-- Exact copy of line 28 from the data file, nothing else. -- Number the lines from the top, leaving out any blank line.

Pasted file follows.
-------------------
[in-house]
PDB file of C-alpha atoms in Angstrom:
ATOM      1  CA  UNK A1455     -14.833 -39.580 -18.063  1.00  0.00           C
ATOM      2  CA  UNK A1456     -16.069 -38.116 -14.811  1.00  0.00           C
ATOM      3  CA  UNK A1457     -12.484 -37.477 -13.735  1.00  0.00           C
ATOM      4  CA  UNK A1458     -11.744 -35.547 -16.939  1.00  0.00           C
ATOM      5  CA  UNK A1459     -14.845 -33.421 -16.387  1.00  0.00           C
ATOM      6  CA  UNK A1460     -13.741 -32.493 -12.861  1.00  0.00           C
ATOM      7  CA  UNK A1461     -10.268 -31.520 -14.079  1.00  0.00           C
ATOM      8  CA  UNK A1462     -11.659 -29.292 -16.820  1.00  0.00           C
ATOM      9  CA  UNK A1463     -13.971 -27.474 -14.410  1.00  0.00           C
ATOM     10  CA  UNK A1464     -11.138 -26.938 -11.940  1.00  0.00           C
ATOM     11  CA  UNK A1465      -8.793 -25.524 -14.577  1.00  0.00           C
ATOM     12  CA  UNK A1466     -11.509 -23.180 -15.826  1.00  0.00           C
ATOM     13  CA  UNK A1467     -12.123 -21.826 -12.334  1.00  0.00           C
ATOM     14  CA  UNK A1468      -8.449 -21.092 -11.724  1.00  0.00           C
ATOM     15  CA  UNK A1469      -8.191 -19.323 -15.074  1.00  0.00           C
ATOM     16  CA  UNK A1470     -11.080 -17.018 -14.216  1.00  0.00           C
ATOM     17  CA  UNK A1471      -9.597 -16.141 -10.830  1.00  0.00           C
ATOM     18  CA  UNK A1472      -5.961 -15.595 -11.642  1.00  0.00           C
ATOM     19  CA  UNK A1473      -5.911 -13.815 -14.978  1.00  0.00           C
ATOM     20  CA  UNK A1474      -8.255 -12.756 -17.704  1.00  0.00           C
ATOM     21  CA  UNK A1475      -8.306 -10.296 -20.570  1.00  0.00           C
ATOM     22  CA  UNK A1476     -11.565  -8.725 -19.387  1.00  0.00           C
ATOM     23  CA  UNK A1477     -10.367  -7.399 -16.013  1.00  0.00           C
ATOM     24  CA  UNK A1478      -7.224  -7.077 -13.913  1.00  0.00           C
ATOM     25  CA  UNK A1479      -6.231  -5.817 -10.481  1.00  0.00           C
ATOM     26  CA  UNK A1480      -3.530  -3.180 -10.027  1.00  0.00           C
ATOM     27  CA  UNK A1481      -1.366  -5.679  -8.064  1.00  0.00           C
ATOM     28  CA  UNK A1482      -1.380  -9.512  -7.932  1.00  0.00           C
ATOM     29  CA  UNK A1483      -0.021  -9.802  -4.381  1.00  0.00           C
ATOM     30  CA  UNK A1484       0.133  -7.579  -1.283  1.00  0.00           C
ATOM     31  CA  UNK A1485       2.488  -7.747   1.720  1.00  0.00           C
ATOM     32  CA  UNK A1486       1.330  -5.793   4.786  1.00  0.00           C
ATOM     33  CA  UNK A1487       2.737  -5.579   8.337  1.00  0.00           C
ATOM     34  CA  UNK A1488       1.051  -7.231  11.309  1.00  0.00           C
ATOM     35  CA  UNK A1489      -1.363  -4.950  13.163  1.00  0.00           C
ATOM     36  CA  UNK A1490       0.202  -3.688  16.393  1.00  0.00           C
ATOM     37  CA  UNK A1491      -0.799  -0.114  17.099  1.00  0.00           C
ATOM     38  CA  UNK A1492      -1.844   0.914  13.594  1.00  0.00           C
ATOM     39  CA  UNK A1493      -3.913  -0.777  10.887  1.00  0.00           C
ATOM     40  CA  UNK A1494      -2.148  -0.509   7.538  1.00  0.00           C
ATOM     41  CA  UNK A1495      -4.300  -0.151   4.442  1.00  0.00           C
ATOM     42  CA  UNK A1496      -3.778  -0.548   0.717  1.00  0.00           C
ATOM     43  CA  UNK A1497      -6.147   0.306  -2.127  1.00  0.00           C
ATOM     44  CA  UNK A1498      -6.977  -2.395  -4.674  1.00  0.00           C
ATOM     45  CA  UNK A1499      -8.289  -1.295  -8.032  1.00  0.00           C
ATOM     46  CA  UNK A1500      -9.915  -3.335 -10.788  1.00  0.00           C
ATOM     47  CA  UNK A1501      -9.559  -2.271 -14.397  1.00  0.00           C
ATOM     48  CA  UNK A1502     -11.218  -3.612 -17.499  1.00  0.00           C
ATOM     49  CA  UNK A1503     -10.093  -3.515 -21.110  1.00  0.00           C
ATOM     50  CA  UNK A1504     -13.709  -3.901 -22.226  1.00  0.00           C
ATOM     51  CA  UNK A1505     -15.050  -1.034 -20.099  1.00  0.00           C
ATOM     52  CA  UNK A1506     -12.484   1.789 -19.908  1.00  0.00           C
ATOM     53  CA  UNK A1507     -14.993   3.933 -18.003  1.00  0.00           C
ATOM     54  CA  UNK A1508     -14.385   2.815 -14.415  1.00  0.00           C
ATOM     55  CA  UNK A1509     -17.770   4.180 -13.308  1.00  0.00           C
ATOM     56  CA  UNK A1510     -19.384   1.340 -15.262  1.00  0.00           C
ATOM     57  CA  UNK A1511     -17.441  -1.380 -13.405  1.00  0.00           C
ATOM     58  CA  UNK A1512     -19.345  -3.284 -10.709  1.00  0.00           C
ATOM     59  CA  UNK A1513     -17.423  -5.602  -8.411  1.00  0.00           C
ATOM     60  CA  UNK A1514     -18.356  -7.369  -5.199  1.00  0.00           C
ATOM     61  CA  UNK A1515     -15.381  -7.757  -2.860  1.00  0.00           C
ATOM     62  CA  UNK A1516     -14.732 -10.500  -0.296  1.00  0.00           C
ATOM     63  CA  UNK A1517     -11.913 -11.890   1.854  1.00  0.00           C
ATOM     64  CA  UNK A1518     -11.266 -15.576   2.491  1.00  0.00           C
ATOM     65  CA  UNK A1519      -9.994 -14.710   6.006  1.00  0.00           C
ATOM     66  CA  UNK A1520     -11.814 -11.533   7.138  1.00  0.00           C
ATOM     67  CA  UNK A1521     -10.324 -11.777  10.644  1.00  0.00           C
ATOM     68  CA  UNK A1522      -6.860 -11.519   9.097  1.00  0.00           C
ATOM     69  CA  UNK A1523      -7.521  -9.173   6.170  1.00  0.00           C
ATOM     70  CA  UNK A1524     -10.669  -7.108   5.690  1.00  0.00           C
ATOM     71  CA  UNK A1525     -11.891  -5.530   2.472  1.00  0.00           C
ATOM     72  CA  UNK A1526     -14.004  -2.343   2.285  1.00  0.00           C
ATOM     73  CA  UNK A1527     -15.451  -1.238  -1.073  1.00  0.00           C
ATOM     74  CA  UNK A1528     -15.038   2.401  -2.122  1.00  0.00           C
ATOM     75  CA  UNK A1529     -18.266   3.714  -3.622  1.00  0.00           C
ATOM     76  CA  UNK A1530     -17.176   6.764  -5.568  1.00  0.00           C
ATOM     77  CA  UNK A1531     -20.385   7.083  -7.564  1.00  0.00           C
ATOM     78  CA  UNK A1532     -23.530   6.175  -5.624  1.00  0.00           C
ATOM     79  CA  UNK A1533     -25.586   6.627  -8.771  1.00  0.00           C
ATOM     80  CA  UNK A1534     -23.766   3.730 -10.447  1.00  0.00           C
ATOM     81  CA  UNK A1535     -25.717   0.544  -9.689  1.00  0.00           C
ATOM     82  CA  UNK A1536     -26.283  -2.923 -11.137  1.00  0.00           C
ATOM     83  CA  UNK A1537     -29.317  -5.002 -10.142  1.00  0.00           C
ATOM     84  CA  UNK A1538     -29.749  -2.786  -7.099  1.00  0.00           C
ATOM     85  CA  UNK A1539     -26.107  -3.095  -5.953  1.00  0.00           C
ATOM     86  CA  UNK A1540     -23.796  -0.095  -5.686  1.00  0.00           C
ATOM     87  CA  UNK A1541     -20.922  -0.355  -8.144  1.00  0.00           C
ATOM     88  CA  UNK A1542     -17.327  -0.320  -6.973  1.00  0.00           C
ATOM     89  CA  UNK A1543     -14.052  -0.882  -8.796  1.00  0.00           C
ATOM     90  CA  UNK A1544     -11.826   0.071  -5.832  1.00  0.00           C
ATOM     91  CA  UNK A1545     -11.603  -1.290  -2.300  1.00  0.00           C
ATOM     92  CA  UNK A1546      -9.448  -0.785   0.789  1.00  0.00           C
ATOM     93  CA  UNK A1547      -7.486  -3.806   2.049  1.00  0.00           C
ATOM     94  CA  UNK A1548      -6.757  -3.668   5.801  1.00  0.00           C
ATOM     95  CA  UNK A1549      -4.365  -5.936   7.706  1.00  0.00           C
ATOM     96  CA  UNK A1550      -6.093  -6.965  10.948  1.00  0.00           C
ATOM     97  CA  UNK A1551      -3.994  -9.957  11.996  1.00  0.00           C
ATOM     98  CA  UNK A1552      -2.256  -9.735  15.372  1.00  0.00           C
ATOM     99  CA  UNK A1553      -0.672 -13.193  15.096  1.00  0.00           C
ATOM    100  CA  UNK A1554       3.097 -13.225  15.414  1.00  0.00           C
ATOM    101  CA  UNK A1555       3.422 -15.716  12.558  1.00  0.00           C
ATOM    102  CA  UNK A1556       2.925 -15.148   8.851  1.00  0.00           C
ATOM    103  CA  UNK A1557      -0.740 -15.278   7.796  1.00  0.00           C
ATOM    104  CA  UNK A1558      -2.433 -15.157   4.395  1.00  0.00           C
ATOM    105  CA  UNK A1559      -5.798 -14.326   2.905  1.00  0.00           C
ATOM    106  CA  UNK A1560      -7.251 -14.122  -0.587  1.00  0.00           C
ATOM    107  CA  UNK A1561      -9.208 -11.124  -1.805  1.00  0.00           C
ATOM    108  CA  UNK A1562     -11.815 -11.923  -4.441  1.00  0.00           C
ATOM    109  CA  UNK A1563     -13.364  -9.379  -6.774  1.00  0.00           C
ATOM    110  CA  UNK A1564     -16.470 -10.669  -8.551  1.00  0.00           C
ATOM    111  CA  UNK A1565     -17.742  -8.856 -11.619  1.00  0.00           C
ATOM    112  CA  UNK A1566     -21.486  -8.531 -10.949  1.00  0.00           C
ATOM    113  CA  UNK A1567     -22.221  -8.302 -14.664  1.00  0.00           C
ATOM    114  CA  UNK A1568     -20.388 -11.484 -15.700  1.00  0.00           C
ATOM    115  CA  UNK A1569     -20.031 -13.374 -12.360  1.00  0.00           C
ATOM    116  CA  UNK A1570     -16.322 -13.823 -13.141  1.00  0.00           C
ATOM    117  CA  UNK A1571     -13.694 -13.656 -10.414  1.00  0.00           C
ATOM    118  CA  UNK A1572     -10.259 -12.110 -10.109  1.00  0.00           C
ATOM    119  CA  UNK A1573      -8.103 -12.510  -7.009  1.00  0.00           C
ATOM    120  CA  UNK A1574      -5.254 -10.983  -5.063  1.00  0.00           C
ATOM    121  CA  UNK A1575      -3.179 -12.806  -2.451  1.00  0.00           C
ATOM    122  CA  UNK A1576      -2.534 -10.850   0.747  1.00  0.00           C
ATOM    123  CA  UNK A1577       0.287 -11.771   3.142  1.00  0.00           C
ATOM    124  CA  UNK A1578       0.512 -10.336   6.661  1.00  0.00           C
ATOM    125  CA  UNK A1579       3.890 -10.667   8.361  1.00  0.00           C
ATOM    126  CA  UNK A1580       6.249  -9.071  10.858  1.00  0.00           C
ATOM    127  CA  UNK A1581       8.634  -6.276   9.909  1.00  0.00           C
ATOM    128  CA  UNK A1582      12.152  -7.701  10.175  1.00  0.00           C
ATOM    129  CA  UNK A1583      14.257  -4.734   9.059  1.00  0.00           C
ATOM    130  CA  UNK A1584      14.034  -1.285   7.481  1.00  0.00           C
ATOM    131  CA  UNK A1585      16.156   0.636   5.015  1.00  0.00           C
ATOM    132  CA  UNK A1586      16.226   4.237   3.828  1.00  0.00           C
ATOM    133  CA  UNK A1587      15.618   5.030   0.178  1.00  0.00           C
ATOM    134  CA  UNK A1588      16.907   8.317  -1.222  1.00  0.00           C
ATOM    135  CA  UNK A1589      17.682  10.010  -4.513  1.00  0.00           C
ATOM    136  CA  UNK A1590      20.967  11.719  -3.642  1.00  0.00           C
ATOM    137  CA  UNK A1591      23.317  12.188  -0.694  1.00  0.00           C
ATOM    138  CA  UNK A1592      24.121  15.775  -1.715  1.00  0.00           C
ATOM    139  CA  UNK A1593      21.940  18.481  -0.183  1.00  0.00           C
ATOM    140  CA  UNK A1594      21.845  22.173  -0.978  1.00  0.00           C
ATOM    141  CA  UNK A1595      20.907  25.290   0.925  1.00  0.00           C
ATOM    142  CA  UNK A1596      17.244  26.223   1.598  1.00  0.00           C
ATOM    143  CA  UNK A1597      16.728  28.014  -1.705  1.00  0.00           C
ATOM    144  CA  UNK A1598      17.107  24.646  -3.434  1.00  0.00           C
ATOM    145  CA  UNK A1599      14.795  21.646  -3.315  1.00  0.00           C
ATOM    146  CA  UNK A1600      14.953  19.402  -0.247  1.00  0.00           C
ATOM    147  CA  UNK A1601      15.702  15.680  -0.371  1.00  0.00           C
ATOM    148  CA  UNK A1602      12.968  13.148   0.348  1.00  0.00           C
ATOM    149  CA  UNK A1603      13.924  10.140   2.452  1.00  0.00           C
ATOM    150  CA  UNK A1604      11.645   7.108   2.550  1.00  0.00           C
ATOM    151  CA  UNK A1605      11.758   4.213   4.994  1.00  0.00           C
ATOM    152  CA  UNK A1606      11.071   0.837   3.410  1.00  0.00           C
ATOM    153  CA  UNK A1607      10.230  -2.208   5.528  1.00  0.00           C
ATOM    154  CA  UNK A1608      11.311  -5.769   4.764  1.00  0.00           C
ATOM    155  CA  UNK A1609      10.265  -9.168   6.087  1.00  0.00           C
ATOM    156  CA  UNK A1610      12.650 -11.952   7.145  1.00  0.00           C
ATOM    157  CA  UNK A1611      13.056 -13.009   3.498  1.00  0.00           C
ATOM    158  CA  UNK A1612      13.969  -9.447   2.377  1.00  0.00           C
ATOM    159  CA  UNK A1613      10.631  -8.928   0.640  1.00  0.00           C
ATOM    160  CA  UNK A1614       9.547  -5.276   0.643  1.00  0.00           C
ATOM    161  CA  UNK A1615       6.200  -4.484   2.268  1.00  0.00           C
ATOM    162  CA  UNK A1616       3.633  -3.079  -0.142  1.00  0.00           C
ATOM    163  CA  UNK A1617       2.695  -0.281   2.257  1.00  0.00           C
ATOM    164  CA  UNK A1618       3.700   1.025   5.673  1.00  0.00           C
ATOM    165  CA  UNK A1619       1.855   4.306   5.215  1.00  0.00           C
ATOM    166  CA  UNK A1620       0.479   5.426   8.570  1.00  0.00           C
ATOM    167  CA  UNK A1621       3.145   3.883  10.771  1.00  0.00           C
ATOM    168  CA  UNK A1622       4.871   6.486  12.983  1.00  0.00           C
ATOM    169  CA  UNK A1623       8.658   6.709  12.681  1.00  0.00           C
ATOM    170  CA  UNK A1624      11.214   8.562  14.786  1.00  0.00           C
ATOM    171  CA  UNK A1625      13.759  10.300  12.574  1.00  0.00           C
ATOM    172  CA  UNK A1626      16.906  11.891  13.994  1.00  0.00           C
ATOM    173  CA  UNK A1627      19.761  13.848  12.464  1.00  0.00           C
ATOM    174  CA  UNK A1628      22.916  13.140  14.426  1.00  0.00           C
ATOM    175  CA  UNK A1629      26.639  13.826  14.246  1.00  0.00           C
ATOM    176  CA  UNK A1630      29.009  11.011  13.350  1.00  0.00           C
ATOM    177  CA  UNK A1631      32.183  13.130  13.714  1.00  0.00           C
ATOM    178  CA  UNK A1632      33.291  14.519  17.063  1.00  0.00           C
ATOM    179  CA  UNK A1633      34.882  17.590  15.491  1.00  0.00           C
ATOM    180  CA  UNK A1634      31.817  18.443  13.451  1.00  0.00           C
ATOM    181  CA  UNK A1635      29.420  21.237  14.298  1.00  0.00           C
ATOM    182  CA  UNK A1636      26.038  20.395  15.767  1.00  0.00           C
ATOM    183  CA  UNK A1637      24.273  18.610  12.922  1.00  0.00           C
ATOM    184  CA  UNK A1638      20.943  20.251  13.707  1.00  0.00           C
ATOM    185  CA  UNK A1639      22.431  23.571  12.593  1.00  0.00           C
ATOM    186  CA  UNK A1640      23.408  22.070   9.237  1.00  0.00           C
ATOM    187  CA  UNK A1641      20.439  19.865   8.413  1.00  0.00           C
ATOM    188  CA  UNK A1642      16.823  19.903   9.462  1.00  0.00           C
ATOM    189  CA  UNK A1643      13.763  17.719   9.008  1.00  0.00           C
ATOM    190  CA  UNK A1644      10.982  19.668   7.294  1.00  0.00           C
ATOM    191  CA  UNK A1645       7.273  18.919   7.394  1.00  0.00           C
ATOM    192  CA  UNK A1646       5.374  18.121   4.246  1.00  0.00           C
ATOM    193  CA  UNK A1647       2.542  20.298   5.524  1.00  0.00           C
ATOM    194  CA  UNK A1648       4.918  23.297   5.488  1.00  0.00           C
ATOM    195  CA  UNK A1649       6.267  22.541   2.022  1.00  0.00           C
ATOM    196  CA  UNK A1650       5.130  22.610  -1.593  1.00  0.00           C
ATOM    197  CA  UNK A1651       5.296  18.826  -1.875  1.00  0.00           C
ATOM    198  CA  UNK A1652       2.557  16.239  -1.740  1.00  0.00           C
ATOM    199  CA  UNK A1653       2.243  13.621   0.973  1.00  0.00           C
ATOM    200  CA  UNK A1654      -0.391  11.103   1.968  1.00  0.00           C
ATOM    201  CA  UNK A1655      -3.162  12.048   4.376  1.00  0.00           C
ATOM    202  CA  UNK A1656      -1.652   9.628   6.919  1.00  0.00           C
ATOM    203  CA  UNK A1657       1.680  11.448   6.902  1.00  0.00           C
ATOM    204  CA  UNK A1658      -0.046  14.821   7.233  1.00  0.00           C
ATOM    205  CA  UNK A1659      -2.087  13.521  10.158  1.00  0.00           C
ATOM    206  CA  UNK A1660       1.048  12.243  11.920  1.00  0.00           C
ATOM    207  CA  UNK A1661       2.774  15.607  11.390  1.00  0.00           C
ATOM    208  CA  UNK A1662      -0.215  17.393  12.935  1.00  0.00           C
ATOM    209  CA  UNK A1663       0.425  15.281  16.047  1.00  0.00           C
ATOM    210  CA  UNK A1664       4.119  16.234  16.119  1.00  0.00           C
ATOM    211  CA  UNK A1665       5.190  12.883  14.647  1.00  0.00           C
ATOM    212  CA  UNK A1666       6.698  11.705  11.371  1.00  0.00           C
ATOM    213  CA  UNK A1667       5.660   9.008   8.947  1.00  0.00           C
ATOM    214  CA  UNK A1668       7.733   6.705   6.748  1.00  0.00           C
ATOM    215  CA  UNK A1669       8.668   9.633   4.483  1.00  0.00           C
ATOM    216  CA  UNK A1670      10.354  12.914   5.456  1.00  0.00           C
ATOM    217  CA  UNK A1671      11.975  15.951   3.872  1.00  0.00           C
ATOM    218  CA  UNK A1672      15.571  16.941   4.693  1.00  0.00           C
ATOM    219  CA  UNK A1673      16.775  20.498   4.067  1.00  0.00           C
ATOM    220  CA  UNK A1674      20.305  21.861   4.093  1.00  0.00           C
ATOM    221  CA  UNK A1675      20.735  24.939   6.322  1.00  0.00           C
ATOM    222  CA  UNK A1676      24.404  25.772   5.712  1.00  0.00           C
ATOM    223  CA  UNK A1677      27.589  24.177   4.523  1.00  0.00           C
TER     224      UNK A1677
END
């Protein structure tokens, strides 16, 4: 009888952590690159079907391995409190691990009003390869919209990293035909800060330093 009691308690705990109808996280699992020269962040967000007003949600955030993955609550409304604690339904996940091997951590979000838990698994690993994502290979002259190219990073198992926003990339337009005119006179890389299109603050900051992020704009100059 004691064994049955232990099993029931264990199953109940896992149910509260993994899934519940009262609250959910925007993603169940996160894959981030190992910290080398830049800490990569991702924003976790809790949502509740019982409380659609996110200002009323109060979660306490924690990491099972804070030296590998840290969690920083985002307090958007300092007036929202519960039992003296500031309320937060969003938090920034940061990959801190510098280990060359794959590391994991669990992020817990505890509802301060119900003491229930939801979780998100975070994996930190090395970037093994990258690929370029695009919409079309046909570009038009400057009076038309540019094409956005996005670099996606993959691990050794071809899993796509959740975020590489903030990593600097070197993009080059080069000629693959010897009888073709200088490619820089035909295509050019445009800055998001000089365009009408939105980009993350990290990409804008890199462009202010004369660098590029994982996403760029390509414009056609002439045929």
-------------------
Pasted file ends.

ATOM     26  CA  UNK A1480      -3.530  -3.180 -10.027  1.00  0.00           C